Thursday, March 12, 2009

Position Scarcity: Should You Pay More?

Cinderella Story wants to know if I'll pay more in my auction at a thin position:
...regarding these bid limits, are you more willing to go above them in the cases where you are in the last player highly valued at a scarce position, where the other top players went above your limits and after this guy there is a considerable drop off? Or would you rather try and buy more bargains at other positions and just keep gaining value? I don't like to handcuff myself to a group of players but sometimes during the auction it becomes clear that if you let a guy slip by over a few bucks you may be scrambling later to fill that position with limited options.
I briefly touched upon this topic last week, but that post was mostly concerned with the CBS Sportsline auction, which was not a keeper league auction. When you're dealing with freezes, the best time to make decisions about what you're willing to pay for a player is before the auction, not on the fly in the heat of battle.

If you haven't done so already, go through every one of your league's rosters and try to project who is going to be frozen on every team. The accuracy of this exercise will mostly depend on how well you know your league. If you're in an established league with a stable ownership core (like I am), then your guesses are going to be mostly right. If not, you might not know which way certain owners are going to zig or zag. The point, though, isn't to be 100% correct, but rather to do two important things:
  1. Figure out your league's inflation rate. If Alex Patton says Hanley Ramirez is worth $44 in an N.L.-only 4x4 league, this is only a baseline for his real worth in your auction. In a league with 10% inflation, his inflation par bid is $48. If your league's inflation rate is 30%, that same inflation par bid jumps to $57.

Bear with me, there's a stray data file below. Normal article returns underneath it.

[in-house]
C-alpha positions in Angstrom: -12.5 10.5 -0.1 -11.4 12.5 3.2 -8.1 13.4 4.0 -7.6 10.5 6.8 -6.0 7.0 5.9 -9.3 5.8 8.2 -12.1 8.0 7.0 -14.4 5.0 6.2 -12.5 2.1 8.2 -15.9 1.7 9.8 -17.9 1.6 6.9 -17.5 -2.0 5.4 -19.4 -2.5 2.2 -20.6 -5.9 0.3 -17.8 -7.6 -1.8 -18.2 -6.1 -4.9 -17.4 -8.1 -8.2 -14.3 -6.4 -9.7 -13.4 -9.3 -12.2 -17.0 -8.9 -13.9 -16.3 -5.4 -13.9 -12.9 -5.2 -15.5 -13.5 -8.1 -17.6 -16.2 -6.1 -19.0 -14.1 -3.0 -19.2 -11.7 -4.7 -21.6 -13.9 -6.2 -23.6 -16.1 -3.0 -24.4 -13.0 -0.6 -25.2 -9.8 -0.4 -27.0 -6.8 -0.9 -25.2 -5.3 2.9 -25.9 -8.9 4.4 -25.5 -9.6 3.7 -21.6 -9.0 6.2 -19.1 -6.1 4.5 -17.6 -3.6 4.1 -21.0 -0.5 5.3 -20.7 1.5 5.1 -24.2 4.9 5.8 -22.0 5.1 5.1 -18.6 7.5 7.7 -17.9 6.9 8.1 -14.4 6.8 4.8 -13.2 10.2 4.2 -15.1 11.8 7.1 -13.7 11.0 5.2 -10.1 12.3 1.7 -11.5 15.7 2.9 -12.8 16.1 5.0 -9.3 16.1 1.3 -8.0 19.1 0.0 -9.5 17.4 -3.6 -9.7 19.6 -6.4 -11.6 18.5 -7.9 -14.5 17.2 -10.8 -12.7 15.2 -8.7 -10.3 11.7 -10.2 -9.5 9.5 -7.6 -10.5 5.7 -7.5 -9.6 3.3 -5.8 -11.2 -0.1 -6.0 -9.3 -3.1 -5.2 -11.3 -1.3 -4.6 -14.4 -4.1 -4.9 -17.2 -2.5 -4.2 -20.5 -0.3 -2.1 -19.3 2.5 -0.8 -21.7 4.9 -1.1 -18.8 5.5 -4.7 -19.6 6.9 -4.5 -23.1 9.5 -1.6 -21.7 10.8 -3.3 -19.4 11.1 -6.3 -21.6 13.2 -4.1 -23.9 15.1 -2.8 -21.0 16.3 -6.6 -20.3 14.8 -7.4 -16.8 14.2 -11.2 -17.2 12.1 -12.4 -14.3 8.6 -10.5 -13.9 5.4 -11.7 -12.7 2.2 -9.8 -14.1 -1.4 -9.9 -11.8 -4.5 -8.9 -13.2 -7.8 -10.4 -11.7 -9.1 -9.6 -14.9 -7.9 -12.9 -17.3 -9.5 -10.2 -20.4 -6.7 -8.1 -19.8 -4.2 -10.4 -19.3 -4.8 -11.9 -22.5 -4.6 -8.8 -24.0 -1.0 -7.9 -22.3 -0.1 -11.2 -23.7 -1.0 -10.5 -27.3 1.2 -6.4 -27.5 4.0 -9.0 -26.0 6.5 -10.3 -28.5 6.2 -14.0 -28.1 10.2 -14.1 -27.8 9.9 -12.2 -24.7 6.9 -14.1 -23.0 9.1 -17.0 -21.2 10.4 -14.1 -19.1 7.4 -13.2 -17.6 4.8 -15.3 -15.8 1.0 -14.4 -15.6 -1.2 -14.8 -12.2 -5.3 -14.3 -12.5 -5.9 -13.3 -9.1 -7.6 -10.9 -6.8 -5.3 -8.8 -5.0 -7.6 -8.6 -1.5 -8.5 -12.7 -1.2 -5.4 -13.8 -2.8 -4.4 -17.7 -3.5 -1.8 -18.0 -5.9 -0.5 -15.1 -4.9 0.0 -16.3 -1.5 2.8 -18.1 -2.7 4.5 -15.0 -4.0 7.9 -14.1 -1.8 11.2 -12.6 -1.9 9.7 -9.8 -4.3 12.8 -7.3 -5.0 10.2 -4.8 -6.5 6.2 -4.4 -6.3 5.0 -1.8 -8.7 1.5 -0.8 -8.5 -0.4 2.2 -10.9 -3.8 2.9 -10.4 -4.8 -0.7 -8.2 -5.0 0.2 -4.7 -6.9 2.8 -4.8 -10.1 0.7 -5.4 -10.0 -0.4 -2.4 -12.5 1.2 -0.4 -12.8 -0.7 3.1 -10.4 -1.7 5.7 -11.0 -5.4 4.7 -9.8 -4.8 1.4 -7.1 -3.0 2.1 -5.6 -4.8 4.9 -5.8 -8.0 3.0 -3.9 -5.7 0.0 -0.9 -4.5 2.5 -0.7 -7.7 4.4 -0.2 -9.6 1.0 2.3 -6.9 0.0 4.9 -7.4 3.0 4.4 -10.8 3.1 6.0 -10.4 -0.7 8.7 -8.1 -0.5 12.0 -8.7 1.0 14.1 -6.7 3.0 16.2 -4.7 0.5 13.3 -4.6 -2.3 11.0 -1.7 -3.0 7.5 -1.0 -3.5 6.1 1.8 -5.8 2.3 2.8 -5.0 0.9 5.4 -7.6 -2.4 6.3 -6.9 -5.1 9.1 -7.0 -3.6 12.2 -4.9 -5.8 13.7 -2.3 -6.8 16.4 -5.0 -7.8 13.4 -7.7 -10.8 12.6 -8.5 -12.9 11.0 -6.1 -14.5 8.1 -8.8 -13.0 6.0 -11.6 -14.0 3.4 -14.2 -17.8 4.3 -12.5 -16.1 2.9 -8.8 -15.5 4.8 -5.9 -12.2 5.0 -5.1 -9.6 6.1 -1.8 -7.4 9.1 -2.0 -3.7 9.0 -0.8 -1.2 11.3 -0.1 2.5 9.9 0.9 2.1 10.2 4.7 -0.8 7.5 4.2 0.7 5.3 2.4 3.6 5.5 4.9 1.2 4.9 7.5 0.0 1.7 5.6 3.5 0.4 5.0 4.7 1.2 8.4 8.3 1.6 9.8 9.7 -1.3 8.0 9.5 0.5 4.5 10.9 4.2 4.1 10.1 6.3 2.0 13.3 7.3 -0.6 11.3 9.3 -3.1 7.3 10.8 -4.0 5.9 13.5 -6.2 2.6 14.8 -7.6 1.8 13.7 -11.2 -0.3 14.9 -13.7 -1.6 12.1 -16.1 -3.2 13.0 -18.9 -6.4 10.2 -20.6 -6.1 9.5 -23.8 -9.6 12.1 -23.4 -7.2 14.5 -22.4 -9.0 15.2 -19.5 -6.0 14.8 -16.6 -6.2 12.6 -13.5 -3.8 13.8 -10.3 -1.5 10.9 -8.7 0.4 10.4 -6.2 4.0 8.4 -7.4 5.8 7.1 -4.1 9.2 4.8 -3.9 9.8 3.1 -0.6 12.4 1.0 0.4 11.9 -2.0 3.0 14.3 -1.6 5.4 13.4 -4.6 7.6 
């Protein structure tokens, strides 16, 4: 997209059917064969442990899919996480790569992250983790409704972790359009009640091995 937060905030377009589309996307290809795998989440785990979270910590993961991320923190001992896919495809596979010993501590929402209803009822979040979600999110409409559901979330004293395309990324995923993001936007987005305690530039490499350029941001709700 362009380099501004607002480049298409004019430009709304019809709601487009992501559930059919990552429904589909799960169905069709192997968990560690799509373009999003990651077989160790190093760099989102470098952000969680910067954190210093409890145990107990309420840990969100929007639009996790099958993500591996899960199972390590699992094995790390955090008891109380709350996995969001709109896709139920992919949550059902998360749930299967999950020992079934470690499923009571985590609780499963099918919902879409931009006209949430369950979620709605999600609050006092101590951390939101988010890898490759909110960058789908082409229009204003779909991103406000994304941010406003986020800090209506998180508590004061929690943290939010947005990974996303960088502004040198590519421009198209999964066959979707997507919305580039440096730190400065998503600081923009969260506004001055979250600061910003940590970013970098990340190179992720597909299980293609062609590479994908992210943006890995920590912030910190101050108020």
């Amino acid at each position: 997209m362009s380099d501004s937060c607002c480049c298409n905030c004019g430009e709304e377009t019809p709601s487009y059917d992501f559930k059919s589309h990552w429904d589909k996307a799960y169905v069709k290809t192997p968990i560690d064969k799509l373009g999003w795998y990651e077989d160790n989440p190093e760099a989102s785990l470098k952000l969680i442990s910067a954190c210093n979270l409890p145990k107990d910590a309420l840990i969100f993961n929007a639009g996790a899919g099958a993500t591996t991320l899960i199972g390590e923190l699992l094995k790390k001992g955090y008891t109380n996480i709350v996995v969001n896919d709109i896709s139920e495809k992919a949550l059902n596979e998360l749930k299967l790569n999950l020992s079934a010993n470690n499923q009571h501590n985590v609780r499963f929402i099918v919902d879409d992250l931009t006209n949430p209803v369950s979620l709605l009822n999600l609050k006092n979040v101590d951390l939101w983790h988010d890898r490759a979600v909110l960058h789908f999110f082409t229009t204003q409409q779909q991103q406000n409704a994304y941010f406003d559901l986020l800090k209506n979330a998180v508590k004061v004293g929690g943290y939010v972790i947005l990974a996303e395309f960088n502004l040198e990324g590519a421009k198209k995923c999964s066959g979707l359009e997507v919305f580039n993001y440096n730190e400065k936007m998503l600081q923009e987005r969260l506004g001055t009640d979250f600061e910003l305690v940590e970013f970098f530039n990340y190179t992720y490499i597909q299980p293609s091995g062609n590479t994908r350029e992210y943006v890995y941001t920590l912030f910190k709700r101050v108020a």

2. Determine how deep your auction will be at each position. In terms of raw value, trading a $10 David DeJesus for a $10 Jose Lopez in an A.L.-only league might not make sense. However, if you believe there will be a glut of available OF and the best 2B available in your auction are Dustin Pedroia, Robinson Cano and Mark DeRosa, you might make that trade.
Once the freeze date has come and gone, I'll once again adjust my bid limits slightly based on how thin or deep the position is in the auction and how strong or weak my freeze list is.

If I have a strong freeze list, Pedroia is the only $20+ projected 2B available, and I have a gaping hole at 2B, I might add $2-3 to his pre-inflation salary and force the issue at the auction. I might do the same thing - to a lesser extent - for Cano and DeRosa.

I strongly prefer to make my adjustments before the auction even starts. If Pedroia and Cano sail past my bid limits, that's probably good news. I might wind up with a $2-3 Marco Scutaro, but there's a good chance that if teams are overpaying for middle infielders and catchers, there are going to be bargains somewhere else. I'm not going to get all of them, but I am going to get them.

Does this mean I'll never go past the number on my sheet? Of course not. But if I've prepared properly, it will be done from an advantageous position, and not from a weak one.

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